Wokeism radically challenges the system: “You have succeeded by virtue of your visible identity alone.”
U.S. pollster Dr Franz Luntz, after a mega round of polling and focus-group sounding in the U.S. and Britain, warned starkly that woke culture wars are on course to become the biggest dividing line in British politics – as they are already in the U.S.. Some may argue that Britain is not Europe (post-Brexit). But those that cling to that life-raft of hope are surely deluding themselves. The European young are addicts to screen-time and to (mainly American-led) social media.
The woke-populist divide was Luntz’s key focus, (albeit on a definition of Populism that is lacking – defined as being simply ‘not-woke’.) His analysis has caught the attention. However, in amongst the 3,000 interviews on which the survey was based, is a relatively less noticed underside; It is as important – maybe even more important – than his headline thesis.
It showed that British voters are as fed up with business as they are with politicians (whom they revile as self-seeking mercenaries). They reject the corporate money-centred, Wall Street-centred ethos; they resent the big disparity of wealth, and the young regard Capitalism as a dirty word: To be a capitalist is to place a big red target ‘X’ on one’s front. See this video interview.
Just focus on these three ‘take-aways’ – they are stunning: First, in response to the statement: “when I look at the corporate leaders and how they treat us, I just think ‘f**k them all’”, 77% of respondents either agreed, or were neutral – and only 23% disagreed.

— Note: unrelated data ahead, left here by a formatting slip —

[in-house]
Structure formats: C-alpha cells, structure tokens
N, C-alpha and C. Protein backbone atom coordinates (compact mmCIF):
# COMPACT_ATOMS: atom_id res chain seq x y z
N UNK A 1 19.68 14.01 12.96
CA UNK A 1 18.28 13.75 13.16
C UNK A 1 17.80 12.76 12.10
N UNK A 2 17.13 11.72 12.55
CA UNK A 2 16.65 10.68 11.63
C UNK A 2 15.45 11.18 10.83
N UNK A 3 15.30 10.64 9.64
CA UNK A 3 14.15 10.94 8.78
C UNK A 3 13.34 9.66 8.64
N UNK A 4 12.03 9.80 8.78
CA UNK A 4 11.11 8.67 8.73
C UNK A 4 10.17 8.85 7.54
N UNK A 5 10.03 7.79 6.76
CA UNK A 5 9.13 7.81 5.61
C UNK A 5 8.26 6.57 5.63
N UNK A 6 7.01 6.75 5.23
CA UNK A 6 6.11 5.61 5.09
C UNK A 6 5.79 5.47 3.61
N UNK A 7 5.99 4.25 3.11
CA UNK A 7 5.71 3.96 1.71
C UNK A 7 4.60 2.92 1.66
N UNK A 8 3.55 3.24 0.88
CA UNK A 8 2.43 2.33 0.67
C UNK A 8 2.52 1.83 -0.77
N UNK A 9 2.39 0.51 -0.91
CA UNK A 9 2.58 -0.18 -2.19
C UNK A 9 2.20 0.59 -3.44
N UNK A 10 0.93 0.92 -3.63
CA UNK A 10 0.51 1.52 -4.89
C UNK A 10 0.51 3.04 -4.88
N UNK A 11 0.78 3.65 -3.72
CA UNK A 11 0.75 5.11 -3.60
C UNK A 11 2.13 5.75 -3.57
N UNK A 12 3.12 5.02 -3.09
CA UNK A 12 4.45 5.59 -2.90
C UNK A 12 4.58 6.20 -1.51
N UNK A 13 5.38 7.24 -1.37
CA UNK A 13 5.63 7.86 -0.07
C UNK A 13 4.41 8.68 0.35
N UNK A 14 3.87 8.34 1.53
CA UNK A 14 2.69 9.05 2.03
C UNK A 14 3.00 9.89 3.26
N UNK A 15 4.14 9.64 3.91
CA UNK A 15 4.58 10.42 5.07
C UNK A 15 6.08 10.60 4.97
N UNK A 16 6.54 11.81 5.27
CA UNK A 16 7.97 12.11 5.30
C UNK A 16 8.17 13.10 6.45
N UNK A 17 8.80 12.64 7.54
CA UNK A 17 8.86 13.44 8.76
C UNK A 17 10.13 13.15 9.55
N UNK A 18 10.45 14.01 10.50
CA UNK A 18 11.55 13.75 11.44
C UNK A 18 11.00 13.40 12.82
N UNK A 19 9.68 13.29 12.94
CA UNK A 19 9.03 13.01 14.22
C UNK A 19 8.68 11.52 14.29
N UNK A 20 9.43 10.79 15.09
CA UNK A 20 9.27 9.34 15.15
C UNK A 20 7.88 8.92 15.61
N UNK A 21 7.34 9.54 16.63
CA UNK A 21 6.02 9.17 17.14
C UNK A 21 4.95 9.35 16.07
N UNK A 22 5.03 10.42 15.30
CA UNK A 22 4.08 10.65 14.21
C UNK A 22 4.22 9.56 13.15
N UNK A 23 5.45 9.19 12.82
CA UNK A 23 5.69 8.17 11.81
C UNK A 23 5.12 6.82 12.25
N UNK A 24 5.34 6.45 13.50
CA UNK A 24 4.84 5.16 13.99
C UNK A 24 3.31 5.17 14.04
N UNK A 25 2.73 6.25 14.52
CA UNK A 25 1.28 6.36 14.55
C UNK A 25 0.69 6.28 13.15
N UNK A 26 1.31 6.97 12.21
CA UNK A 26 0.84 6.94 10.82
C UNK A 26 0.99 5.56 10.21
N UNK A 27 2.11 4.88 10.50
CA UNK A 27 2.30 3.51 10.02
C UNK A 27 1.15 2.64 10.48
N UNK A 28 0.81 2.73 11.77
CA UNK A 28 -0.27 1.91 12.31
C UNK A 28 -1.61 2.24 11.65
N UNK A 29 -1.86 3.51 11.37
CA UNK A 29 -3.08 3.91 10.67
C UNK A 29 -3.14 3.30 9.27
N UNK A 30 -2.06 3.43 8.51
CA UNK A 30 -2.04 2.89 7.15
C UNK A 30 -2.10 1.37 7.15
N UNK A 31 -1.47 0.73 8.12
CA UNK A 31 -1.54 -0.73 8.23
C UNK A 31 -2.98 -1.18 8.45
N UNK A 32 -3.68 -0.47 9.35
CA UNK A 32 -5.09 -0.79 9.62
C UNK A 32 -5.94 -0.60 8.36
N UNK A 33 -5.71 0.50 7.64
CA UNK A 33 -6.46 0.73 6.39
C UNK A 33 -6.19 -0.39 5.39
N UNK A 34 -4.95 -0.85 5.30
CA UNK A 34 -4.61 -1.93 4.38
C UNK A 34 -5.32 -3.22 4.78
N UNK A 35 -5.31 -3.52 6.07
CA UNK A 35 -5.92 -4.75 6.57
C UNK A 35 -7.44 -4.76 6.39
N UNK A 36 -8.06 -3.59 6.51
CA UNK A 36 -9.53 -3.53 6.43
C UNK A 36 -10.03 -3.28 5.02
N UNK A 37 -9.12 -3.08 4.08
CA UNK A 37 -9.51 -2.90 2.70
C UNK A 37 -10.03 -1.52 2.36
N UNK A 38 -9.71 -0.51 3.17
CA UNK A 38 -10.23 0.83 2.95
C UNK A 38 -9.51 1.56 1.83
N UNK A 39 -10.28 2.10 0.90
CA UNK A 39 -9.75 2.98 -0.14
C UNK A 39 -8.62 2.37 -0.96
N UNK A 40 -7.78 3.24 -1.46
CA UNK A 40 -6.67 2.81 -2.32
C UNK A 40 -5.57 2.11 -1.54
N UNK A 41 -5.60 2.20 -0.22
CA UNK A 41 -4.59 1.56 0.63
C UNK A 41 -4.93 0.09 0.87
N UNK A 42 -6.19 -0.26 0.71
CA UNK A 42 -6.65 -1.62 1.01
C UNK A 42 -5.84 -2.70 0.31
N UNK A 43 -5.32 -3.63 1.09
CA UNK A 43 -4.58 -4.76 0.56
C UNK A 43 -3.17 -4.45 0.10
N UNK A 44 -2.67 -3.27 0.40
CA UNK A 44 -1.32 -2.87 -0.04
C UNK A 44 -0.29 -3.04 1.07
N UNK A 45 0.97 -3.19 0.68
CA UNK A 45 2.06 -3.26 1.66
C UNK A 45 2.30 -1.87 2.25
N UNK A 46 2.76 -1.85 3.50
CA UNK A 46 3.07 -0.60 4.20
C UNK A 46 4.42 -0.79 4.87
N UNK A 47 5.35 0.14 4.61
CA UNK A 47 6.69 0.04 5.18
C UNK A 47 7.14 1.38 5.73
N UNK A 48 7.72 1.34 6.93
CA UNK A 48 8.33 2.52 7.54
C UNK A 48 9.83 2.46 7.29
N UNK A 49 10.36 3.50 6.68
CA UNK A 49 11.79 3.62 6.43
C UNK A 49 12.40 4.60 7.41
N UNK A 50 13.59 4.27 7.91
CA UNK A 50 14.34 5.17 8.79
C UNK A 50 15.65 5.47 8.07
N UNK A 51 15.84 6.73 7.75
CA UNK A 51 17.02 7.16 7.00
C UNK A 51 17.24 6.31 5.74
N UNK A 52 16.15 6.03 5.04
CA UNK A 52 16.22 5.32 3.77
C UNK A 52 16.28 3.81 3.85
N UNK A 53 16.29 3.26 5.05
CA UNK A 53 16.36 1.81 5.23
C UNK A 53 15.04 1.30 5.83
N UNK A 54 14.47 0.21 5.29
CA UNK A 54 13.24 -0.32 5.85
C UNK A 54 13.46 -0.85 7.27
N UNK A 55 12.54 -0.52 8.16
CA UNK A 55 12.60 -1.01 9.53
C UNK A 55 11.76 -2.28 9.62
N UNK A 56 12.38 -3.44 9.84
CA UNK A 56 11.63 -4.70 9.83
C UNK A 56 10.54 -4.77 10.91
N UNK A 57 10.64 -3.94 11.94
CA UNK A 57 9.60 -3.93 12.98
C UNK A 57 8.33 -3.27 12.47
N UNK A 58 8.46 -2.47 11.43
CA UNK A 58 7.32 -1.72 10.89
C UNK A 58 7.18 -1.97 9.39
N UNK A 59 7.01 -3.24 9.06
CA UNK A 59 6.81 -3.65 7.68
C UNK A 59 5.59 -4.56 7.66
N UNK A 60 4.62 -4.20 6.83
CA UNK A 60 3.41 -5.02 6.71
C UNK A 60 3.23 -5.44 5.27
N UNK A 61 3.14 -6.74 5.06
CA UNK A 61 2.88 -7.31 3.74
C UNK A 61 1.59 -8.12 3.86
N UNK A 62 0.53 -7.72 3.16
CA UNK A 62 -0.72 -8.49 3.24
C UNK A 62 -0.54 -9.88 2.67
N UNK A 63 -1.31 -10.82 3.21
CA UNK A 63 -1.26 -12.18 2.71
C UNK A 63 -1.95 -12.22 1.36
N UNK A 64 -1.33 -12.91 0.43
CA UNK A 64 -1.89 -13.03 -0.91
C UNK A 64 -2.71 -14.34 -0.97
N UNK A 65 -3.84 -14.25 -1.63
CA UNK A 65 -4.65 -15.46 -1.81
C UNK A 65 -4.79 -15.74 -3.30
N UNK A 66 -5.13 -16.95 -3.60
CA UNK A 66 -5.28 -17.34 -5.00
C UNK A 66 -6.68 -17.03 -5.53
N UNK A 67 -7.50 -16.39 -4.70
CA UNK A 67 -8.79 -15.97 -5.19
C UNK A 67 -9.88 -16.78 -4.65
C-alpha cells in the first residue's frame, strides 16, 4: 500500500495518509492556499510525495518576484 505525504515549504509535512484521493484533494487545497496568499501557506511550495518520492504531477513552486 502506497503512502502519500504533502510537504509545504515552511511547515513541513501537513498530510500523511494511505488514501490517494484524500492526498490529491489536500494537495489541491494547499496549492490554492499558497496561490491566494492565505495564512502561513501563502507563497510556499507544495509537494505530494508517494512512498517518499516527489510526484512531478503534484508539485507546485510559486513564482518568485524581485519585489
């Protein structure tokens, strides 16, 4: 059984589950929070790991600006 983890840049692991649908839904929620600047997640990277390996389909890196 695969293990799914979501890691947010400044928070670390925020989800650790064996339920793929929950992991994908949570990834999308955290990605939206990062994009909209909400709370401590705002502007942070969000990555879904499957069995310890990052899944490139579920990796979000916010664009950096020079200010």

Secondly, less than half the country (43%) feels “invested” in the UK. Worse, only 27% feel that the UK is invested in them. “That is the single most alarming finding because it suggests rougher times ahead”, Luntz warns.
And thirdly, “The core component of both populism and wokeism is that the economic and political systems (and the people who run them), are stacked against you – no matter what you do” (Luntz). Both sides use this same weaponised rhetoric against each other. The perception of a rigged system already exists among more than a third of the population.
There is a marked difference among generations. The old remain relatively untouched by these new currents swirling through their societies, but a significant proportion of the young (say under 50 years) – are turning their back on the system, and on their country. 22% of voters believe Britain has failed them. 37% of voters said the United Kingdom was ‘institutionally racist, and discriminatory’. Less than half the population (44%) believe the next generation will have a better quality of life than they do.
And you think that when the pandemic pulls back, and the economy opens, we will be returning to the ‘Old Normal’? You think that when the corporate economy cranks back into life, the popular ‘feel good’ factor will surge? No way. Say farewell to the ‘Old Normal’. Faith in democracy itself is at an all-time low. When 70% of the population think their representatives are in politics either for themselves, or their party, you have a problem. But when the voters think they’re either “ignored” or “irrelevant”, or both – you have a crisis.
“We gave people 18 different descriptions of how British economic leaders make people feel. The result: eight of the top ten choices were negative attributes, led by “disappointed” and “ignored.” We then asked a simple question about what the public thinks business and economic leaders in Britain care about most. The Top Four results were decidedly negative. ‘Profit over people’, ‘They put shareholders first, not ordinary people’, ‘Excessive CEO/executive compensation’ and ‘Avoids paying taxes’”.
What do the younger generations want? Their response to the question: “what is the single most important objective of the government” should serve to tell us precisely which way the wind blows: Protecting the poorest, weakest and most vulnerable is #1. When do you hear sentiments such as that coming from Europe’s political élites? “F**k them [the political élites] all” was the overwhelming voter response to its leaders – with only 20% in disagreement.